RAZ ADEOTI A HIDDEN GEM IN HOLLYWOOD
Many actors would balk at the thought of playing a closeted homosexual on the big screen, but for actor Razaaq Adoti it was just another day on the job.
Born in England to Nigerian parents, Adoti maybe somewhat of a newcomer to Hollywood , but his star is very much on the rise thanks to roles in movies 'Amistad, 'Black Hawk Down' and 'Doom.' With an explosive role in the thriller 'Cover,' the theatrically trained Adioti is finally staking his star in Hollywood . Samantha Ofole-Prince caught up with the actor to hear about his latest project.
A lot of actors would probably be a little nervous to play a gay character irregardless of the circumstances. Did you view the role with caution when you initially read the script?
I am aware that the script fell through a few actors hands before it reached my lap, but it's a great script and when you look at the cast that's been assembled only a fool won't want to be part of this project. I want to play a full range of different characters and one of the beautiful things that excite me about this profession is that I am able to do so. I am trying to do the kind of movies that hopefully will allow me to inspire someone else and allow my family to be proud and me to be fulfilled at the same time.
Are you concerned or worried about how your family will receive this movie?
They know I did a movie and they are very happy about that. I am interested in seeing their reaction. My mum is very conservative and I think she will be shocked and surprised.
How did you prepare yourself mentally for the role? Did you visit certain gay bars or clubs in the area?
I had a couple of friends who are gay and as soon as I got the role I was calling them to get their opinion. My friend who was gay knew about a club in Los Angeles and of course I was hesitant to go, but I was thinking about the work knowing that I had to take it seriously and went there and all I saw was thugs. It was like a 50 Cent video. Hats were slanted to the side, jeans were sagging and it was the whole bill. None of them looked in the slightest gay and it wasn't until they started playing music and a couple of brothers started dancing with each other then you realize. It was really eye opening as I knew then that the truth to the character was to play him as if he's just a man who is in love with his wife, loves his daughter and his family and has another life behind closed doors.
You have a Bachelor of Arts degree in acting and it seems you're obviously serious about you craft, but at one point you wanted to be cameraman?
That was more to pacify my parents and offset any potential drama I could be facing. Acting as you know is not the most respected profession for a first generation Nigerian.
This movie is definitely going to elevate your status – are you ready for the nuances that come with fame?
I'm down to earth and I am a big kid and things like that don't really faze me. I have my nucleus of friends and I know this business is un-forgiving. It really is here today gone tomorrow. I am more interested in working consistently and shooting my project 'Area Boyz', which is the working title of a project that I have written that's set to be shot between London and Lagos.
What's that about?
Loosely, it's a semi autobiographical story about my own life and my mother's life. 50/60% of it is and the rest of it is stuff that I've heard or seen or been told indirectly about things that go down in Nigeria. There's a clear agenda by a lot of the media out here in the West to just show Africa especially Nigeria in a very negative light and we all know it for the beautiful country that it is. I definitely want to get some beautiful images of the motherland out there with some inspiring, strong characters. There are 54 countries on the continent of Africa and I think 5 of them have any type of conflict but it will reported as if the whole country is a battle zone and its unfair and untrue and some of us have a responsibility to attempt to set the record straight on this and that's what my humble work attempts to do.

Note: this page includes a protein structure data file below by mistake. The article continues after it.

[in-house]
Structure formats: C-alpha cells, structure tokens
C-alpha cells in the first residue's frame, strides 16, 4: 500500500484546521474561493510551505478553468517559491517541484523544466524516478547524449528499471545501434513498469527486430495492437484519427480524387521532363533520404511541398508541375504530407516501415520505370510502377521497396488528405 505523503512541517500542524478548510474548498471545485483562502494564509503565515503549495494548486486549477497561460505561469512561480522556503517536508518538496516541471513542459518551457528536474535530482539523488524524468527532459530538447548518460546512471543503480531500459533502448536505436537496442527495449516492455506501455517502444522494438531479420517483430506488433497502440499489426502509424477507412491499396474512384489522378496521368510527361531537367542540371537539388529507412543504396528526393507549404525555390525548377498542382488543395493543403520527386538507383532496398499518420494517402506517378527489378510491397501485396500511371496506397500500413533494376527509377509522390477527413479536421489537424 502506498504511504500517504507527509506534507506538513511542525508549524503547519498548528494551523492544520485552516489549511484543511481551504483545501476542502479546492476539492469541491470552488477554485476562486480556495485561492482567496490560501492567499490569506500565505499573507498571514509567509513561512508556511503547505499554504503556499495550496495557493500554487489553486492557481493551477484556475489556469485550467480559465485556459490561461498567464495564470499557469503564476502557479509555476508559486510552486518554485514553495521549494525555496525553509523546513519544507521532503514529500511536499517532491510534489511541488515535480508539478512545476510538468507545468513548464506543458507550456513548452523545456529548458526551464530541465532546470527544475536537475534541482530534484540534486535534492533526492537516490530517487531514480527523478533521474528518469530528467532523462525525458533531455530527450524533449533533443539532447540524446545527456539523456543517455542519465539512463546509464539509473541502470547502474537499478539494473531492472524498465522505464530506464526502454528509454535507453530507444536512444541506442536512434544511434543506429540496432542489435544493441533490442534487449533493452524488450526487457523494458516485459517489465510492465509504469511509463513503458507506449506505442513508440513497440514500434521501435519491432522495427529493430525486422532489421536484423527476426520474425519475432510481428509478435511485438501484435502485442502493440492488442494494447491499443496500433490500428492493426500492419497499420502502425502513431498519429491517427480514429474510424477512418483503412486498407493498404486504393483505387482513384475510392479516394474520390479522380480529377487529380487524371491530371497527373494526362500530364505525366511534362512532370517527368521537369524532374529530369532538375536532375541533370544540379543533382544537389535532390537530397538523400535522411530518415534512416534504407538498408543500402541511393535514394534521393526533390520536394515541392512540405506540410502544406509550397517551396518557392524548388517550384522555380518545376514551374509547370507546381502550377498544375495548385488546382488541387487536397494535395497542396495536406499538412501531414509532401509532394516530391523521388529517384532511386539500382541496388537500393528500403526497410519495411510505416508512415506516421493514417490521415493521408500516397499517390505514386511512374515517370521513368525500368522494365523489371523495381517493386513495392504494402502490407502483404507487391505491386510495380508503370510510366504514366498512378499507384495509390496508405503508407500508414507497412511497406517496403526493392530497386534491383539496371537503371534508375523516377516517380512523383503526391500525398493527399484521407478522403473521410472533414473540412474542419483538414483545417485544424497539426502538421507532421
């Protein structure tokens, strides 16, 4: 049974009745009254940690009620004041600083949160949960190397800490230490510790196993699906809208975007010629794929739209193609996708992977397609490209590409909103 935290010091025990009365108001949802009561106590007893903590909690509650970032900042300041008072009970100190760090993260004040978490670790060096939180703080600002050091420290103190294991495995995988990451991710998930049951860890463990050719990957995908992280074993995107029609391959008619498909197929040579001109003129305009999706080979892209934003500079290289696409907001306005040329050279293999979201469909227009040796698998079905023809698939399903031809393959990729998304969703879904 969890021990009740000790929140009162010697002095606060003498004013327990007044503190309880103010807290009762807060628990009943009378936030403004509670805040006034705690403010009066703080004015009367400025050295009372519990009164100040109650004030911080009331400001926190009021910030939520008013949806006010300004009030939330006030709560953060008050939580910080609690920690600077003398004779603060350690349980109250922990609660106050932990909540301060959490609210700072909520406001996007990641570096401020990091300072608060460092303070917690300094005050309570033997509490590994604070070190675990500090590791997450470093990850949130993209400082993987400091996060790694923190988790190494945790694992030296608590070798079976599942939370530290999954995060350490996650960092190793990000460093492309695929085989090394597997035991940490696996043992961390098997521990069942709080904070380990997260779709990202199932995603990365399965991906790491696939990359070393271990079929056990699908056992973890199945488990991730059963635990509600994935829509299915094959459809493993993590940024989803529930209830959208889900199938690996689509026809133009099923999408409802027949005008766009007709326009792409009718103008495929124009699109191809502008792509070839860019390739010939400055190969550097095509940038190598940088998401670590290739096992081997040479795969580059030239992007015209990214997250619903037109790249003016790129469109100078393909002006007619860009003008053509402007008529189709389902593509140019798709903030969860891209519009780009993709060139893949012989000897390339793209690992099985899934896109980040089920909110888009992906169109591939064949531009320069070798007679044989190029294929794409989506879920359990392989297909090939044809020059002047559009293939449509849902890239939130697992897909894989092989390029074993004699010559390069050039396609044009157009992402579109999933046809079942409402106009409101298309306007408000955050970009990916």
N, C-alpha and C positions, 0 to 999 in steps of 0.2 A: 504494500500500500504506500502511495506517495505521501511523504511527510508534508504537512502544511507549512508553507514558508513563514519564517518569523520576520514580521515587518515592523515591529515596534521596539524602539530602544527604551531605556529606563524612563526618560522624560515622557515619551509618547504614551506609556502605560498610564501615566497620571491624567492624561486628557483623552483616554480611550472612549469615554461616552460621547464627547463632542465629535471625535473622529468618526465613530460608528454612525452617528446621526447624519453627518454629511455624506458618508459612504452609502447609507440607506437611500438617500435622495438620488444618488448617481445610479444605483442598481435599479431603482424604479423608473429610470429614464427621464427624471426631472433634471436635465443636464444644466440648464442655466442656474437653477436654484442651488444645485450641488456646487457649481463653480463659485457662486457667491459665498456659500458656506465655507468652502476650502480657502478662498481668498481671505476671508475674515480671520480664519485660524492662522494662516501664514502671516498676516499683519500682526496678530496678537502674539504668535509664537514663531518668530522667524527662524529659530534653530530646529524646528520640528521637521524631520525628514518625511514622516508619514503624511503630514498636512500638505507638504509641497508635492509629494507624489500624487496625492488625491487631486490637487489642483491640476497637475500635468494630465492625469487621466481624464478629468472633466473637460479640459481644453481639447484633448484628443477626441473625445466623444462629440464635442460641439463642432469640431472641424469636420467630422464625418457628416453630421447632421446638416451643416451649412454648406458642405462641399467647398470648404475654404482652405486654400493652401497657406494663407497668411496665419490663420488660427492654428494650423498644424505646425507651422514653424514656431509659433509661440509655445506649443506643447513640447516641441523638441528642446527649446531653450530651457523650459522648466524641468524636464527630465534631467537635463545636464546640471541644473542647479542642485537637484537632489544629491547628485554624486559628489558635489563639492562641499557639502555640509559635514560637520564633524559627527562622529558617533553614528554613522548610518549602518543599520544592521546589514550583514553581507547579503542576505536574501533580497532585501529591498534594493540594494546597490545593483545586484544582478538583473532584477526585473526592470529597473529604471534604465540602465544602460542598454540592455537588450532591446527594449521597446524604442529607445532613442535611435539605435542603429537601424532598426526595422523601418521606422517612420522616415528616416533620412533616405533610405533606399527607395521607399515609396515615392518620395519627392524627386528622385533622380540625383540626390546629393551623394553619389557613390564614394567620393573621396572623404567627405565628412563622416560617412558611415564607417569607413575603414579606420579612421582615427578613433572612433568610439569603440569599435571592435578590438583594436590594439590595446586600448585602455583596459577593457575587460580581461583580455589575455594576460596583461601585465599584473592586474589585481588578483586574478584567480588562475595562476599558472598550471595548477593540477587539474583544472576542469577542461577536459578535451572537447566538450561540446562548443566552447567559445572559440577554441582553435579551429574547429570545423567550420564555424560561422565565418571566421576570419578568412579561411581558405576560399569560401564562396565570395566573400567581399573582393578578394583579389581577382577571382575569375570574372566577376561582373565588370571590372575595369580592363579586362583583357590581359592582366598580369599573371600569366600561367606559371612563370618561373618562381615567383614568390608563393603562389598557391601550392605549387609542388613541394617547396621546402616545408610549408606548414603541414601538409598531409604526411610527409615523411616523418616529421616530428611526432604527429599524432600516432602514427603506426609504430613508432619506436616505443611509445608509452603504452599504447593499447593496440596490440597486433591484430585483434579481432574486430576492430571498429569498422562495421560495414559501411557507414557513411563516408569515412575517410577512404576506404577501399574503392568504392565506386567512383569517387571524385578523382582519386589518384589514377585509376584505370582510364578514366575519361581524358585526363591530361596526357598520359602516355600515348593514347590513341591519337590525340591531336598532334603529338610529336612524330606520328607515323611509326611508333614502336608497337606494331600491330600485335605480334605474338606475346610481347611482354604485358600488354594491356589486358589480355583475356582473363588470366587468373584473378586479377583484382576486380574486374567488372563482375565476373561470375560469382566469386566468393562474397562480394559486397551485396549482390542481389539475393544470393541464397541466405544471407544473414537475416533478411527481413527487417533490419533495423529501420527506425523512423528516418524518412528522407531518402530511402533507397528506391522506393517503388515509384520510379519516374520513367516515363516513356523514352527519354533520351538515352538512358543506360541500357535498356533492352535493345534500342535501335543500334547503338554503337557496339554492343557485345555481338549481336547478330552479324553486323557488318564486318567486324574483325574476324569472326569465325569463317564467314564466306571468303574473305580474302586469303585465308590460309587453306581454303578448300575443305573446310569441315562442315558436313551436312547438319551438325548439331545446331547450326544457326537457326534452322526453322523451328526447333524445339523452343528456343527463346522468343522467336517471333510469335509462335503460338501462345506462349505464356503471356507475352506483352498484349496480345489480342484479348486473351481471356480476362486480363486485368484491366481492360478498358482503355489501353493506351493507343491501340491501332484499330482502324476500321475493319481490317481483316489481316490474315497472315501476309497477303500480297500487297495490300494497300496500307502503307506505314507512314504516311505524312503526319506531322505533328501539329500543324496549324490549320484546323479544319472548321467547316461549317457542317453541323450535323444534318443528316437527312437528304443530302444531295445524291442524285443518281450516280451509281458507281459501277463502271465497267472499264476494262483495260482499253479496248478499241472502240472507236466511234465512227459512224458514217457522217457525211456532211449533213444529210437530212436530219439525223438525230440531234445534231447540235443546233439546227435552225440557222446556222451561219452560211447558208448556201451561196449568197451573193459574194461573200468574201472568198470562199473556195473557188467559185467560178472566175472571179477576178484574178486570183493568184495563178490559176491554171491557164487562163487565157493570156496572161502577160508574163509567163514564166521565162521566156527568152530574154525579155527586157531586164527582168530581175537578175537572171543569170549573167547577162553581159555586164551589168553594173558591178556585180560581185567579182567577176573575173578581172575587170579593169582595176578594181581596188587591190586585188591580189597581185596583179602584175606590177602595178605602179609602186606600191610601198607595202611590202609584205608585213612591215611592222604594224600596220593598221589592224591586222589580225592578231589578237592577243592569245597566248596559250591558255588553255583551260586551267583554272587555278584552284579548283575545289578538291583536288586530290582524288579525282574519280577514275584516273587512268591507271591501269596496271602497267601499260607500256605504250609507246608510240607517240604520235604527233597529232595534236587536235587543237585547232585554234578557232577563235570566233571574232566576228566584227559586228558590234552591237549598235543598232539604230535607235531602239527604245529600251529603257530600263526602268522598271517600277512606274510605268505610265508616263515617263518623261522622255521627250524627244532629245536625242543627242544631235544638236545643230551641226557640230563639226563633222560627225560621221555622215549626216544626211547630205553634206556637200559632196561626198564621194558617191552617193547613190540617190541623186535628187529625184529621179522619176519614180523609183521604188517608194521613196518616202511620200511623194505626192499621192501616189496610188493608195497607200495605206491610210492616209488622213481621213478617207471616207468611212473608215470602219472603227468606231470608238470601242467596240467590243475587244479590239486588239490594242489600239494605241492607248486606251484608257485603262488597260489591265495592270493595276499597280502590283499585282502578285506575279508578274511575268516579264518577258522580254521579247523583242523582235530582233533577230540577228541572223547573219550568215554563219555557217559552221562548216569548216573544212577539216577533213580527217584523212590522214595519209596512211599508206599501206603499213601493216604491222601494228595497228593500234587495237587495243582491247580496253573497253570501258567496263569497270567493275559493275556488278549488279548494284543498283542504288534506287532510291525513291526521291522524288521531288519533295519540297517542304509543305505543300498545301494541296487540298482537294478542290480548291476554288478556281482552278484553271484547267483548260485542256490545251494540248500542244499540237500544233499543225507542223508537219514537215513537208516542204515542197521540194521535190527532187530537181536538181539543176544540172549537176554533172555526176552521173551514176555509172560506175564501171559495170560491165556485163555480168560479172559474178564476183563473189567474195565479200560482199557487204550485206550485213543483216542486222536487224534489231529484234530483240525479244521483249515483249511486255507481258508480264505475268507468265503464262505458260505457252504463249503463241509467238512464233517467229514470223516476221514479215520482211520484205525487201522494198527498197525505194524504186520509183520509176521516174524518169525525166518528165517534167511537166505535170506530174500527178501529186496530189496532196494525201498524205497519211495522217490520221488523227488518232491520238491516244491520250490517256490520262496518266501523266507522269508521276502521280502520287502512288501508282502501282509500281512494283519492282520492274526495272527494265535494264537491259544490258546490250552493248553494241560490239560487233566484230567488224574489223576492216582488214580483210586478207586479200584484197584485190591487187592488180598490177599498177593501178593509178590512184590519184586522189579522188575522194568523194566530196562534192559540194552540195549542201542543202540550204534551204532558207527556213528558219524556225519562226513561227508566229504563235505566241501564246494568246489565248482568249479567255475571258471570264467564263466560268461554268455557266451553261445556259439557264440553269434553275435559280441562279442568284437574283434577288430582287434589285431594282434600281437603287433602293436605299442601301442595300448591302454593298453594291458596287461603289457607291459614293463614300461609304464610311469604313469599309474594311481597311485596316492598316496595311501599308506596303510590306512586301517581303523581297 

What stage of completion is it?
It's written and we are in pre-production and it's partially cast and we are still finalizing some of the cast and finance. The plan is to shoot this September 2008 between London and Nigeria. I am so proud of Nollywood and what those guys have achieved and I am definitely trying to collaborate with my Nigerian counterparts as well. We don't see ourselves out here on the big screen unless you want to count 'Blood Diamond' and things of that nature which doesn't represent us and that's not the life for 90% of us on the continent. There is another side. We have love stories, we have comedies, dramas and it's not all about doom and gloom.
What do you make of the Nollywood flicks and do you have any favorites?
Nollywood movies aren't perfect but what is perfection? Everything has the opportunity to grow and evolve. There are often technical difficulties to some of these movies but it doesn't take away from the essence of the story. That is a wonderful achievement especially to be faced with the obstacles they are faced with when they make some of these movies. I've become addicted to them. Tunde Kelani is just a great director and I love what he does. 'Abeni' is definitely one and I love 'Blood Sisters' as well. The performances of the two children in that movie were so good that if they were in the States there would be Oscars handed out all around.
What's the best advice received so far in your career on how to develop your craft?
You pick up so many tidbits. I asked Spielberg about his directing and how does he remember everything and he said to me that he actually comes to work half prepared because he works better out of fear.
Source: Samantha Ofole-Price